State Court case

[¶18] Goodwyn then filed his case in the district court against Malcolm;[4] Paul (individually, and as Personal Representative on behalf of the Estate of Malcolm Wallop, and as Successor Trustee under the Malcolm Wallop Revocable Trust); WCR; the WFLP;[5] and Oliver, Amy, and Malcolm M. (as limited partners in the WFLP).[6]Goodwyn's claims against these defendants (Wallop Defendants) relate to the ownership, operation, and management of the WFLP.[7] Goodwyn asserted claims for breach of fiduciary duty, breach of contract, breach of the covenant of good faith and fair dealing, and for an accounting. He also claimed that Malcolm had "rendered" a 1998 gift to all of the children during the divorce, and that the interest booked as due on loans by partners Paul and Malcolm to the partnership improperly adjusted annually instead of being set at the date of the loan.

[¶19] The district court held a five-day bench trial. At trial, Goodwyn sought a determination of his and the other limited partners' respective ownership interests in the WFLP; sought a determination regarding the effect of the transfer of French's interests in the WFLP to Malcolm; and claimed that the WCR, Malcolm, and Paul mismanaged the WFLP to the detriment of the limited partners. The district court found generally in favor of Goodwyn on his claims relating to the gifting issues and the adjustment of the loan interest rate, [8] and generally against Goodwyn on his claims of breach of fiduciary duties. The district court found that the Wallop Defendants, individually or collectively, did not breach any fiduciary duties, mismanage WFLP property, or convert WFLP property.

[¶20] After trial, Goodwyn sought an award of attorney's fees and costs. The Wallop Defendants argued that Goodwyn did not prevail upon any claims for which he should receive an award of attorney's fees. The district court held a hearing regarding attorney's fees and costs, determined that Goodwyn prevailed at trial upon derivative claims, and pursuant to Wyo. Stat. Ann. § 17-14-1104, it awarded Goodwyn reasonable attorney's fees and costs.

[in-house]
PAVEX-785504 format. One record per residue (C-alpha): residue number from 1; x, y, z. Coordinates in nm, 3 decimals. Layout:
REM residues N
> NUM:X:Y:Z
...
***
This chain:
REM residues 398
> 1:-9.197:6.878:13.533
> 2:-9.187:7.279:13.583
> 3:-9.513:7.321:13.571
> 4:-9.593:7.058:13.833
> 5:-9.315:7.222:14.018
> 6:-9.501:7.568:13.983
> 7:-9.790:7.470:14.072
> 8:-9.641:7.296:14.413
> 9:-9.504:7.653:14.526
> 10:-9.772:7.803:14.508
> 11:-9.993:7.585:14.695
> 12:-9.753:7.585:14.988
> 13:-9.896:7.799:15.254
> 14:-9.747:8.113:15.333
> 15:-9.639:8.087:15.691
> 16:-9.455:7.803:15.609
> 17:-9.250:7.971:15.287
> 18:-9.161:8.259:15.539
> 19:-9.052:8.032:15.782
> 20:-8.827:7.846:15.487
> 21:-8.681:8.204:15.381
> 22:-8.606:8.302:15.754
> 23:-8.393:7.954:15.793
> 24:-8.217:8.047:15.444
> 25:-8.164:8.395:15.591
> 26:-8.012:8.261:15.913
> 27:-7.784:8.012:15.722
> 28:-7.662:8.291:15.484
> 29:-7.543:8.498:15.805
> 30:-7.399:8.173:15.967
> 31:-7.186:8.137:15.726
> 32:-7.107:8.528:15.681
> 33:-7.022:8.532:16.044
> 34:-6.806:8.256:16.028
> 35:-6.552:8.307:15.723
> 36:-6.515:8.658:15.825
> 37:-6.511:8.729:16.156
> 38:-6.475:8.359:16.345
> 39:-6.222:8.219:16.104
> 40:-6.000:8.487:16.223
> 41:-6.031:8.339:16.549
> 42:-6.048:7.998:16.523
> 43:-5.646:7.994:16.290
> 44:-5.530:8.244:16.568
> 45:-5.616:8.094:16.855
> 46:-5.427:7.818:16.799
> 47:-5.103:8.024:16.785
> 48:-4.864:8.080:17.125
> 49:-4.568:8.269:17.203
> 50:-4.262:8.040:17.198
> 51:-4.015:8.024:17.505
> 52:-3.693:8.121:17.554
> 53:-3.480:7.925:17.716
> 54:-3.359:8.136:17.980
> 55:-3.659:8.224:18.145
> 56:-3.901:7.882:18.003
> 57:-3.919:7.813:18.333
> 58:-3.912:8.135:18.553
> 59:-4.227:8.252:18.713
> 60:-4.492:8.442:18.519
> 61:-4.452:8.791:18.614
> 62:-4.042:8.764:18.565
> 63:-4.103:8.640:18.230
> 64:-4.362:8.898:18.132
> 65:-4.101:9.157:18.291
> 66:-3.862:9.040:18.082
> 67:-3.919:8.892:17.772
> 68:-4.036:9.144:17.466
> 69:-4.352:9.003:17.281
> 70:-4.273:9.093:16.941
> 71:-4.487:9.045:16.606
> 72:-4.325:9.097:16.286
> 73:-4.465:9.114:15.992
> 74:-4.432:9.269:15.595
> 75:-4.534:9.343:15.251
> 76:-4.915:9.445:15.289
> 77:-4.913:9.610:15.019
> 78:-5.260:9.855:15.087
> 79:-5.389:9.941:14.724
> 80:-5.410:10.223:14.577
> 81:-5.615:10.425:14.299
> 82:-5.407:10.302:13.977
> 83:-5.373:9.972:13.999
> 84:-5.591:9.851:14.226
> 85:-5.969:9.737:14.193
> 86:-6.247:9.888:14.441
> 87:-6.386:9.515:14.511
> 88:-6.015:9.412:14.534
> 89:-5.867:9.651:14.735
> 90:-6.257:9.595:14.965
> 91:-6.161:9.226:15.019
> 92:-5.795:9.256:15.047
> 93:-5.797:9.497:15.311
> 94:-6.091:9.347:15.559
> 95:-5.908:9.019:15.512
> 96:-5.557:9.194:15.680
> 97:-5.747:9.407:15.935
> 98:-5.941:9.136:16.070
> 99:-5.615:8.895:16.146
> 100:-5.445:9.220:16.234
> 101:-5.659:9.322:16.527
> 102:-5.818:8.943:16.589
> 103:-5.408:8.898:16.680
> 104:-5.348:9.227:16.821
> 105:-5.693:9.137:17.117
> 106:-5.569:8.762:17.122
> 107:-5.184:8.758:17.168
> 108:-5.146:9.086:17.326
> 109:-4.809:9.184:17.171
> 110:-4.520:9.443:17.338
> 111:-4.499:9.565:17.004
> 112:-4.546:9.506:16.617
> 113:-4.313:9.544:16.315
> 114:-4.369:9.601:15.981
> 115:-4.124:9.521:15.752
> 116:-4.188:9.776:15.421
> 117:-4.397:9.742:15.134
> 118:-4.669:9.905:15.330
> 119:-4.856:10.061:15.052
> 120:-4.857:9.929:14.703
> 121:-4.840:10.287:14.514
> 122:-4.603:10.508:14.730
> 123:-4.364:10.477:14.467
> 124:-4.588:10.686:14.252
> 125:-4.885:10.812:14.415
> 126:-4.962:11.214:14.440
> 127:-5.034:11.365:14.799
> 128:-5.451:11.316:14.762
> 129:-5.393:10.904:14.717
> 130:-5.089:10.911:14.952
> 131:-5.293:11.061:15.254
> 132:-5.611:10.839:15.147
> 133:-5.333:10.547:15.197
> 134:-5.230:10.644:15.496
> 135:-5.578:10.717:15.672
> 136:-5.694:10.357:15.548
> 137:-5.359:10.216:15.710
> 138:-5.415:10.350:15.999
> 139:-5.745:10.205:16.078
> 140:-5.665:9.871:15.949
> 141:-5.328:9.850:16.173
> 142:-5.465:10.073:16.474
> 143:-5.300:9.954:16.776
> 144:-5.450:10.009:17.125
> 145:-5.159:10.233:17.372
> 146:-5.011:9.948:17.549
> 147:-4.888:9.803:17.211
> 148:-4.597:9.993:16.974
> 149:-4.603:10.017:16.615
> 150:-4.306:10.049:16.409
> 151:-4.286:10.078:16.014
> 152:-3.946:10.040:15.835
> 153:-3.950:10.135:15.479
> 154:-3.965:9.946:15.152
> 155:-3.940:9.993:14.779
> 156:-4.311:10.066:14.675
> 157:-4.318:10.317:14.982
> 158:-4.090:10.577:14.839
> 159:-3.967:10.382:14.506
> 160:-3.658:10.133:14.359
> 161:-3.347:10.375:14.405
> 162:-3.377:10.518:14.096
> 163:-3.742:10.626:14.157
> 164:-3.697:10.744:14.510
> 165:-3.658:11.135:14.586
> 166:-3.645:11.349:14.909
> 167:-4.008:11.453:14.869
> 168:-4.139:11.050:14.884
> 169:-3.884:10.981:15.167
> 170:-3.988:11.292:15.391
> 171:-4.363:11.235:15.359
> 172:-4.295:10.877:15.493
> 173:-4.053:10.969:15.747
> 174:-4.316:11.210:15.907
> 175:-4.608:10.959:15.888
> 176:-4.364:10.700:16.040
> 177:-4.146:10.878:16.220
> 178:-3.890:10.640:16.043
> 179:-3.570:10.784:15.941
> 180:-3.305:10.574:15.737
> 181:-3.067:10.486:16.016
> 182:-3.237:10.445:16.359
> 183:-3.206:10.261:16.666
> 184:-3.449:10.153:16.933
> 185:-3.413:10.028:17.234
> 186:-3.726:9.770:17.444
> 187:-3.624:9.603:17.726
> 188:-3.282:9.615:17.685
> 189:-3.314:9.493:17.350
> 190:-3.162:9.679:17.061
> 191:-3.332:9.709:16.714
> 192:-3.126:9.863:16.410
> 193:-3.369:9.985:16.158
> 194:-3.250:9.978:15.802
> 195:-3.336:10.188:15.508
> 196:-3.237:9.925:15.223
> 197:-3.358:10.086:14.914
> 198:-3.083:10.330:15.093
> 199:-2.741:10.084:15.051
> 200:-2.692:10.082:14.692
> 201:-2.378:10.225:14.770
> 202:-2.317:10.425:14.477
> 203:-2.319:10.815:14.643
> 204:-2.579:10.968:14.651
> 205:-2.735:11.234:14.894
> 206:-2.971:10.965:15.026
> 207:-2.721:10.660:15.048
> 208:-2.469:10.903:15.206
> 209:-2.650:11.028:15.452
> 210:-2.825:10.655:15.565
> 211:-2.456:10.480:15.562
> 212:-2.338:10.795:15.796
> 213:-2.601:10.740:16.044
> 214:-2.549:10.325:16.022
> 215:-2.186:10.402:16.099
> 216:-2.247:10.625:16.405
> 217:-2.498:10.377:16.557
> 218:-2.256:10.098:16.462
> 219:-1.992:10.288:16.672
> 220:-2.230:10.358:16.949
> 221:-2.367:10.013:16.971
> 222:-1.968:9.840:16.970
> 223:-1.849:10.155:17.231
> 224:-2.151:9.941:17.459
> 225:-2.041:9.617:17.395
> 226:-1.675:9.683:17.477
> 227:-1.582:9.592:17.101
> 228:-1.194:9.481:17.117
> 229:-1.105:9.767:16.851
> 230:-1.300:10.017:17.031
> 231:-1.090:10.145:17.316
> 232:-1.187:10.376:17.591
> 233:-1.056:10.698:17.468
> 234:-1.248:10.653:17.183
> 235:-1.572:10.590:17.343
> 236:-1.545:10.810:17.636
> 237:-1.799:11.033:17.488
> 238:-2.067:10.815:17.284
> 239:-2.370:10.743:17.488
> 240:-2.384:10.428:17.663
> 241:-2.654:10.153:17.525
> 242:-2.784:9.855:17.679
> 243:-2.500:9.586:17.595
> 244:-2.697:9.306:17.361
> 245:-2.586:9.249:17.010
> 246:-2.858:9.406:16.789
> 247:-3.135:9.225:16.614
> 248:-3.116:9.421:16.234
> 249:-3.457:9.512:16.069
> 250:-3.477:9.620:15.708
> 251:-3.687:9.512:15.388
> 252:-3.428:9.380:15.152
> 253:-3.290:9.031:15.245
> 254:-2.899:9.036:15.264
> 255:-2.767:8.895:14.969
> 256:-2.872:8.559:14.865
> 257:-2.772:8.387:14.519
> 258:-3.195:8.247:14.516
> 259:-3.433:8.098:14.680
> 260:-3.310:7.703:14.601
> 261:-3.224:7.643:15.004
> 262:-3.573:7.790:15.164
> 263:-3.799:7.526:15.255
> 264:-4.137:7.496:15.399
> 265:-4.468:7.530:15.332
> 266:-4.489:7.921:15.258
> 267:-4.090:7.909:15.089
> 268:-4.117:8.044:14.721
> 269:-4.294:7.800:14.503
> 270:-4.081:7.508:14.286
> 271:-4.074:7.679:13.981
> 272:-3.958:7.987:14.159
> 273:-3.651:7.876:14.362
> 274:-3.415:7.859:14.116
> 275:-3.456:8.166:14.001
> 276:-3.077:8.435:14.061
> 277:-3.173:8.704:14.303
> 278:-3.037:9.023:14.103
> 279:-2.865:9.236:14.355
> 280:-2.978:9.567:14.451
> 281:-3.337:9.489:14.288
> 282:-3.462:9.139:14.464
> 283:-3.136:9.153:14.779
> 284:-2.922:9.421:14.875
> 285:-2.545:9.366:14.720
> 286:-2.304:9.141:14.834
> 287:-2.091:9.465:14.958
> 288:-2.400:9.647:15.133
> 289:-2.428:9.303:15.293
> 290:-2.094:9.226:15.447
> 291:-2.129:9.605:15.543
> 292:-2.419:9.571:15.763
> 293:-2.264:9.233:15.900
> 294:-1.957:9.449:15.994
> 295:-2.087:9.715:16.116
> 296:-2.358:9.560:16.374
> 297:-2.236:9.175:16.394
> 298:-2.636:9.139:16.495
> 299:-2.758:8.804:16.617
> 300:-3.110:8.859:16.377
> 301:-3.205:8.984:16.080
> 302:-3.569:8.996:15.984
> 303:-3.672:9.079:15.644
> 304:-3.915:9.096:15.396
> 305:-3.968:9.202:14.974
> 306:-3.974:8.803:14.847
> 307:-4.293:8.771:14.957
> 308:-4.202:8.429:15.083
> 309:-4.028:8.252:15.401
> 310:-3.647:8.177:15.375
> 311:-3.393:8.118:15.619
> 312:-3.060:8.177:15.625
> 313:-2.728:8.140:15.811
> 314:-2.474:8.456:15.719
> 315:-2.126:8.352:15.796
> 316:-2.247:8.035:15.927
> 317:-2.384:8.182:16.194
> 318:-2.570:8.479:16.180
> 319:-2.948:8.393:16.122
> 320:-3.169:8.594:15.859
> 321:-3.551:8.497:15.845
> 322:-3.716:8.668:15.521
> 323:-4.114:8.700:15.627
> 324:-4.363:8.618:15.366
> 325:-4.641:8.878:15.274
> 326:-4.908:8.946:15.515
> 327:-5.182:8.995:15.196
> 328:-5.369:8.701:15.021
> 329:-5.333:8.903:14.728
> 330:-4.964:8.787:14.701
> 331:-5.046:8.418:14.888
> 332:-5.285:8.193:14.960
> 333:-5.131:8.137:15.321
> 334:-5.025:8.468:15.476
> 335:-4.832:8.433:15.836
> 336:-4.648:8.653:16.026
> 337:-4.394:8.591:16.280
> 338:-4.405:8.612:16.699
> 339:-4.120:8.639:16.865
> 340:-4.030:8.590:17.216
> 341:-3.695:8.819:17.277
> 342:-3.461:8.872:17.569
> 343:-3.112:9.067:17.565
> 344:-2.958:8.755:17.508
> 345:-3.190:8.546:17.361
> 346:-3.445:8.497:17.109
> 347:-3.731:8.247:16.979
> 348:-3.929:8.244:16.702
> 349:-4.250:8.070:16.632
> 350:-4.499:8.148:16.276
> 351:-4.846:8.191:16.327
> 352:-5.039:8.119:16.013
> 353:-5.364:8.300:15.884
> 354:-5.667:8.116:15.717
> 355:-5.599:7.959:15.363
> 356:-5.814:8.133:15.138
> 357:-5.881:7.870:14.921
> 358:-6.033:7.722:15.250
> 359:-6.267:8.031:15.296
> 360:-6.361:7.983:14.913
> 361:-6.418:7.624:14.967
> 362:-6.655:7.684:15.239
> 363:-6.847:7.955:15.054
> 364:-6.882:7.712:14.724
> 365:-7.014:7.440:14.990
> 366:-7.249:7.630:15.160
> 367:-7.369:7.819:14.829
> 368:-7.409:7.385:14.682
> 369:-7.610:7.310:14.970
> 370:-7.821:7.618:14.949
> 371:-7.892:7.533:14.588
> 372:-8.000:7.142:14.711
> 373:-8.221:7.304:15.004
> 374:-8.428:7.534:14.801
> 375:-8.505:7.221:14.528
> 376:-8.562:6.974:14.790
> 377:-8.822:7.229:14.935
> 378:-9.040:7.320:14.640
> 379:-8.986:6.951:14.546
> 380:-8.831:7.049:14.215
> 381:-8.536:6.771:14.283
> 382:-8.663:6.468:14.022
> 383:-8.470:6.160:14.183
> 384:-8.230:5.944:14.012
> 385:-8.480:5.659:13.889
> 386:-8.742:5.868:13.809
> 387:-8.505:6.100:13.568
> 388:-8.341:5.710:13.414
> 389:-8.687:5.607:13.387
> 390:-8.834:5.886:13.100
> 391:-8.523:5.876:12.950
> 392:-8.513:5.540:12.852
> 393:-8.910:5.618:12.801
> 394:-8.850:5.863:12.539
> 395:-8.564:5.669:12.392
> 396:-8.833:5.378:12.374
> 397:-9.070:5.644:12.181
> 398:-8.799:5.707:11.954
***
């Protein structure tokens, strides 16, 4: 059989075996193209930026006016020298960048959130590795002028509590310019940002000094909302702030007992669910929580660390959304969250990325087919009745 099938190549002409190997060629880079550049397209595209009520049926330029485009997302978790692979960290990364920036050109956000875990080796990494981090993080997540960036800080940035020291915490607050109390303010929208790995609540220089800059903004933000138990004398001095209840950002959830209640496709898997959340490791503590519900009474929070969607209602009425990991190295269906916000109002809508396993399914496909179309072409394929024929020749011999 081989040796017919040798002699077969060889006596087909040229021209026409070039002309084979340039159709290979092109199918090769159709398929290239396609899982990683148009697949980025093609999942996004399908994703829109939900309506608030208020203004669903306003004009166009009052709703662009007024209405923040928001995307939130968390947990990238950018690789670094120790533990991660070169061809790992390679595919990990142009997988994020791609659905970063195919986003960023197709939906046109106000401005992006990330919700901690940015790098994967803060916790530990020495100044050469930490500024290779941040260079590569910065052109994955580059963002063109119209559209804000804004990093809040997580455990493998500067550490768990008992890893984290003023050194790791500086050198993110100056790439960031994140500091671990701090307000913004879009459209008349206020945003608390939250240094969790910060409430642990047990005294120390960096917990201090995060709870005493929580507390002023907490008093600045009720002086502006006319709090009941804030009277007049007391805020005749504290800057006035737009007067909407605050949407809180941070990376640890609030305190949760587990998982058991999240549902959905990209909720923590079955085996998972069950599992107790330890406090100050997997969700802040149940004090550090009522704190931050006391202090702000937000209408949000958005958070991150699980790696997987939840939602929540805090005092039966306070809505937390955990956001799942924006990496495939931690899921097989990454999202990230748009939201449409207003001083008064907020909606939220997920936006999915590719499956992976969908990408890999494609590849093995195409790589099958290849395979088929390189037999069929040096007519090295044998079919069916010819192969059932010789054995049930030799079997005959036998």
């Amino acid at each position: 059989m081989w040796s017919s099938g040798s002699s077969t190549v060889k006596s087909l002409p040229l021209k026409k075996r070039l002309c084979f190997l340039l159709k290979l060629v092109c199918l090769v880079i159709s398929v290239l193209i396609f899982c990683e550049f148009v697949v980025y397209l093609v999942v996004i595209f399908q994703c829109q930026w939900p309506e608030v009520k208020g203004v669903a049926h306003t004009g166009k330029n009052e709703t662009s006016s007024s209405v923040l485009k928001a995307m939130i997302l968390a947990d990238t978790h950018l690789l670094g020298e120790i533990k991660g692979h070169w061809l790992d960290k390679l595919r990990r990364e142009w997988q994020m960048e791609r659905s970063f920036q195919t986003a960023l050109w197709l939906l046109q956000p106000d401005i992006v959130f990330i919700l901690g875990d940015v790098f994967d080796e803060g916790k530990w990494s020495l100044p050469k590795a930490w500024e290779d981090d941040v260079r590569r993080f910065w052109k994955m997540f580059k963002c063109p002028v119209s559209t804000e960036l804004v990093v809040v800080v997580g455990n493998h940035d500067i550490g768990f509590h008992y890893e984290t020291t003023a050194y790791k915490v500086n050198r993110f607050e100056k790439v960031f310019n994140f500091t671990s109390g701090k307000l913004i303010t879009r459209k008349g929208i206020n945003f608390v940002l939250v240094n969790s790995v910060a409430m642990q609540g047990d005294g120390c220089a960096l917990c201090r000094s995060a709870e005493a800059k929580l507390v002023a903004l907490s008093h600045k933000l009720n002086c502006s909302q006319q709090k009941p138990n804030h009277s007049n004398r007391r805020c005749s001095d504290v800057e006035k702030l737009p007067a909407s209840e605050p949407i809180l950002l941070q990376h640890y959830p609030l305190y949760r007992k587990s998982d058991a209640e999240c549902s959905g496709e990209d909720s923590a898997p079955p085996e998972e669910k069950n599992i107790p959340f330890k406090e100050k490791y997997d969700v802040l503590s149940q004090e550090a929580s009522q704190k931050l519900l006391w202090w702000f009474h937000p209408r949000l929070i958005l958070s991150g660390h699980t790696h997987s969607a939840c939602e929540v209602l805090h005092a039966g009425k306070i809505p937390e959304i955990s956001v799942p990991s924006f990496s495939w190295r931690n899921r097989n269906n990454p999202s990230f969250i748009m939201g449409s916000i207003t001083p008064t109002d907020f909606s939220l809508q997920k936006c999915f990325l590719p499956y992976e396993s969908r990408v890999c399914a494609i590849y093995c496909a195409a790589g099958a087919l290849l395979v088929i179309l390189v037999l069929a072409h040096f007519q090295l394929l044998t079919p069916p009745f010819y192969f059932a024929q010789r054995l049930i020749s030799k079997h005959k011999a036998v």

STANDARD OF REVIEW

[¶21] Following a bench trial, this court reviews a district court's findings and conclusions using a clearly erroneous standard for the factual findings and a de novo standard for the conclusions of law. Piroschak v. Whelan, 2005 WY 26, ¶ 7, 106 P.3d 887, 890 (Wyo. 2005) (citing Hansuld v. Lariat Diesel Corp., 2003 WY 165, ¶ 13, 81 P.3d 215, 218 (Wyo. 2003) and Rennard v. Vollmar, 977 P.2d 1277, 1279 (Wyo. 1999)).

The factual findings of a judge are not entitled to the limited review afforded a jury verdict. While the findings are presumptively correct, the appellate court may examine all of the properly admissible evidence in the record. Due regard is given to the opportunity of the trial judge to assess the credibility of the witnesses, and our review does not entail re-weighing disputed evidence. Findings of fact will not be set aside unless they are clearly erroneous. A finding is clearly erroneous when, although there is evidence to support it, the reviewing court on the entire evidence is left with the definite and firm conviction that a mistake has been committed.

Piroschak, ¶ 7, 106 P.3d at 890. Findings may not be set aside because we would have reached a different result. Harber v. Jensen, 2004 WY 104, ¶ 7, 97 P.3d 57, 60 (Wyo. 2004). Further,

we assume that the evidence of the prevailing party below is true and give that party every reasonable inference that can fairly and reasonably be drawn from it. We do not substitute ourselves for the trial court as a finder of facts; instead, we defer to those findings unless they are unsupported by the record or erroneous as a matter of law.
Id. (quotation marks omitted) (some citations omitted).

Pennant Serv. Co. v. True Oil Co., LLC, 2011 WY 40, ¶ 7, 249 P.3d 698, 703 (Wyo. 2011) (quoting Hofstad v. Christie, 2010 WY 134, ...